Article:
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Behind Bars

Jul 30, 2020 9 months ago

Being in quarantine as part of a low-income family can sometimes feel like prison. It was one of those days where people were still panic shopping. As I looked to my left I saw my mother in the middle of a line that wrapped around the building of the supermarket waiting to get inside. As I looked back I saw disappointment in my little sister's eyes yarning for me to explain why she couldn't go inside the supermarket like she usually does, why we could no longer shop as a family. Some days were better than others but all days are bad. It is absolutely frustrating to watch as your funds go low and feeling yourself slowly descending into a dark pit of depression because you know you do not have the ability to access more funds. There is a global pandemic. Hiring is rare, but your family needs resources. A pandemic doesn't stop hunger, A pandemic doesn't stop a little child from asking for a candy bar or a toy. A pandemic doesn't prevent disconnection of electricity nor does it prevent eviction. As the cases grew my mother grew afraid. She forbid me to leave the house. I watched as my landlord, who lives in the apartment in front of ours, continuously break the social distancing and quarantine rules by throwing gatherings week after week. I felt trapped. the voice in my head like a child taunted me β€œhe can throw parties but you cant even leave the house.” It was still day but my mind was busy. The day brain turned against body and I snapped. That afternoon, I argued, pleaded with and cried to my mother for her to just let me visit a friend. Her argument was valid, my immune system was in the compromised due to my sickle cell condition However I no longer cared about Physical health as my mental health had already deteriorated. Despite her I instructed the car to pick me as the white car parked outside my apartment heart fluttered with excitement and a second later it broke with disappointment. The gate was locked and the key was hidden. I could not the bear to be behind the fence one more second. I could no longer bear the slow Internet. I could no longer bear the small apartment. I could not repeat distressing daily routine of sitting around doing nothing for another minute! I climbed over the fence. Mt neighbors gathered to watch my desperation in disgust as my landlord yelled. I left. My mother called to say that I could not return home until quarantine was over since I had exposed myself. A few days later I received a voicemail of my little sister wailing, the virus has claimed the life of one of her teachers. I was not there to comfort her. I was no longer there for supermarket trips, afternoon board games or dance challenges. I was, stuck in another house. I felt like a traitor to my family. Things had gotten tough and I got going.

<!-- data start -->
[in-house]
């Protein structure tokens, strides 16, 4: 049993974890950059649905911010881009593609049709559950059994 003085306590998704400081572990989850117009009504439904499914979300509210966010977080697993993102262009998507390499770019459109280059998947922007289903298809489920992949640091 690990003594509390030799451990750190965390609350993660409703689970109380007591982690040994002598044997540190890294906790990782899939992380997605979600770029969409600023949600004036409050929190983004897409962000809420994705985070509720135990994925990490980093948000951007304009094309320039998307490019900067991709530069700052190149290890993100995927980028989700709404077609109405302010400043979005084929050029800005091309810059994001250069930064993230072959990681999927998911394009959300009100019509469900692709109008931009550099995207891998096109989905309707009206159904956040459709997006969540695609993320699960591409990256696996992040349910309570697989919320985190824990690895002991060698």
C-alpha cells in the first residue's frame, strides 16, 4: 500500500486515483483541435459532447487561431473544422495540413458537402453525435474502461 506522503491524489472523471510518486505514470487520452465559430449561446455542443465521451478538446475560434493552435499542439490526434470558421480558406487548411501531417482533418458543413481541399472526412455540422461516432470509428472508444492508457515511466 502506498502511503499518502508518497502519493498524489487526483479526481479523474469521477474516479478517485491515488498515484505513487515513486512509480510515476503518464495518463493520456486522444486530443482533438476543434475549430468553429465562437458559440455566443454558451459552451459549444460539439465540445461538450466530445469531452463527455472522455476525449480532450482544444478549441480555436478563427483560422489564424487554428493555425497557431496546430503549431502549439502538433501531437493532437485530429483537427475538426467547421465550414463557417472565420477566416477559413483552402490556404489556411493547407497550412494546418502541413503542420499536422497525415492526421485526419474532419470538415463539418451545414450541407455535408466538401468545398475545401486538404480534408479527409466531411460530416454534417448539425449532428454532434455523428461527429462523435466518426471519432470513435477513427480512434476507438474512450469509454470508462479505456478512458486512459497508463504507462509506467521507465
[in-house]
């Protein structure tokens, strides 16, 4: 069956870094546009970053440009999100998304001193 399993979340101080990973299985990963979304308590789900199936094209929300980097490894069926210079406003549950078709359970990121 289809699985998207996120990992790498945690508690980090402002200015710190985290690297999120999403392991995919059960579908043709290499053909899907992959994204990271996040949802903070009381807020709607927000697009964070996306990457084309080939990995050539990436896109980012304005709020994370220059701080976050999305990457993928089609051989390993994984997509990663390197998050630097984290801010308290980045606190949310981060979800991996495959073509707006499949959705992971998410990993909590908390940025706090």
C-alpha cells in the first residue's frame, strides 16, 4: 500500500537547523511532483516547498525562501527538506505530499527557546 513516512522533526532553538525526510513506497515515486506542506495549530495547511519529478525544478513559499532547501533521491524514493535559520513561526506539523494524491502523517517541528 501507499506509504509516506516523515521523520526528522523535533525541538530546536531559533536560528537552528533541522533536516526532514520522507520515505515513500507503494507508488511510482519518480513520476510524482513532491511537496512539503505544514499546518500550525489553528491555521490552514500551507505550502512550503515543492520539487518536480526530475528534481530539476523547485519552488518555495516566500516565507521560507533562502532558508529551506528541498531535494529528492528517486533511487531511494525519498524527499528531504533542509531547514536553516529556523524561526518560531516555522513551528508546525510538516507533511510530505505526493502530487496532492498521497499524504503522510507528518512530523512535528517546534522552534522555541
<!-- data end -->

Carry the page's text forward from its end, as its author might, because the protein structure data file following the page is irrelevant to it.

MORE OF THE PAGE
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Behind Bars

Jul 30, 2020 9 months ago

Being in quarantine as part of a low-income family can sometimes feel like prison. It was one of those days where people were still panic shopping. As I looked to my left I saw my mother in the middle of a line that wrapped around the building of the supermarket waiting to get inside. As I looked back I saw disappointment in my little sister's eyes yarning for me to explain why she couldn't go inside the supermarket like she usually does, why we could no longer shop as a family. Some days were better than others but all days are bad. It is absolutely frustrating to watch as your funds go low and feeling yourself slowly descending into a dark pit of depression because you know you do not have the ability to access more funds. There is a global pandemic. Hiring is rare, but your family needs resources. A pandemic doesn't stop hunger, A pandemic doesn't stop a little child from asking for a candy bar or a toy. A pandemic doesn't prevent disconnection of electricity nor does it prevent eviction. As the cases grew my mother grew afraid. She forbid me to leave the house. I watched as my landlord, who lives in the apartment in front of ours, continuously break the social distancing and quarantine rules by throwing gatherings week after week. I felt trapped. the voice in my head like a child taunted me β€œhe can throw parties but you cant even leave the house.” It was still day but my mind was busy. The day brain turned against body and I snapped. That afternoon, I argued, pleaded with and cried to my mother for her to just let me visit a friend. Her argument was valid, my immune system was in the compromised due to my sickle cell condition However I no longer cared about Physical health as my mental health had already deteriorated. Despite her I instructed the car to pick me as the white car parked outside my apartment heart fluttered with excitement and a second later it broke with disappointment. The gate was locked and the key was hidden. I could not the bear to be behind the fence one more second. I could no longer bear the slow Internet. I could no longer bear the small apartment. I could not repeat distressing daily routine of sitting around doing nothing for another minute! I climbed over the fence. Mt neighbors gathered to watch my desperation in disgust as my landlord yelled. I left. My mother called to say that I could not return home until quarantine was over since I had exposed myself. A few days later I received a voicemail of my little sister wailing, the virus has claimed the life of one of her teachers. I was not there to comfort her. I was no longer there for supermarket trips, afternoon board games or dance challenges. I was, stuck in another house. I felt like a traitor to my family. Things had gotten tough and I got going.

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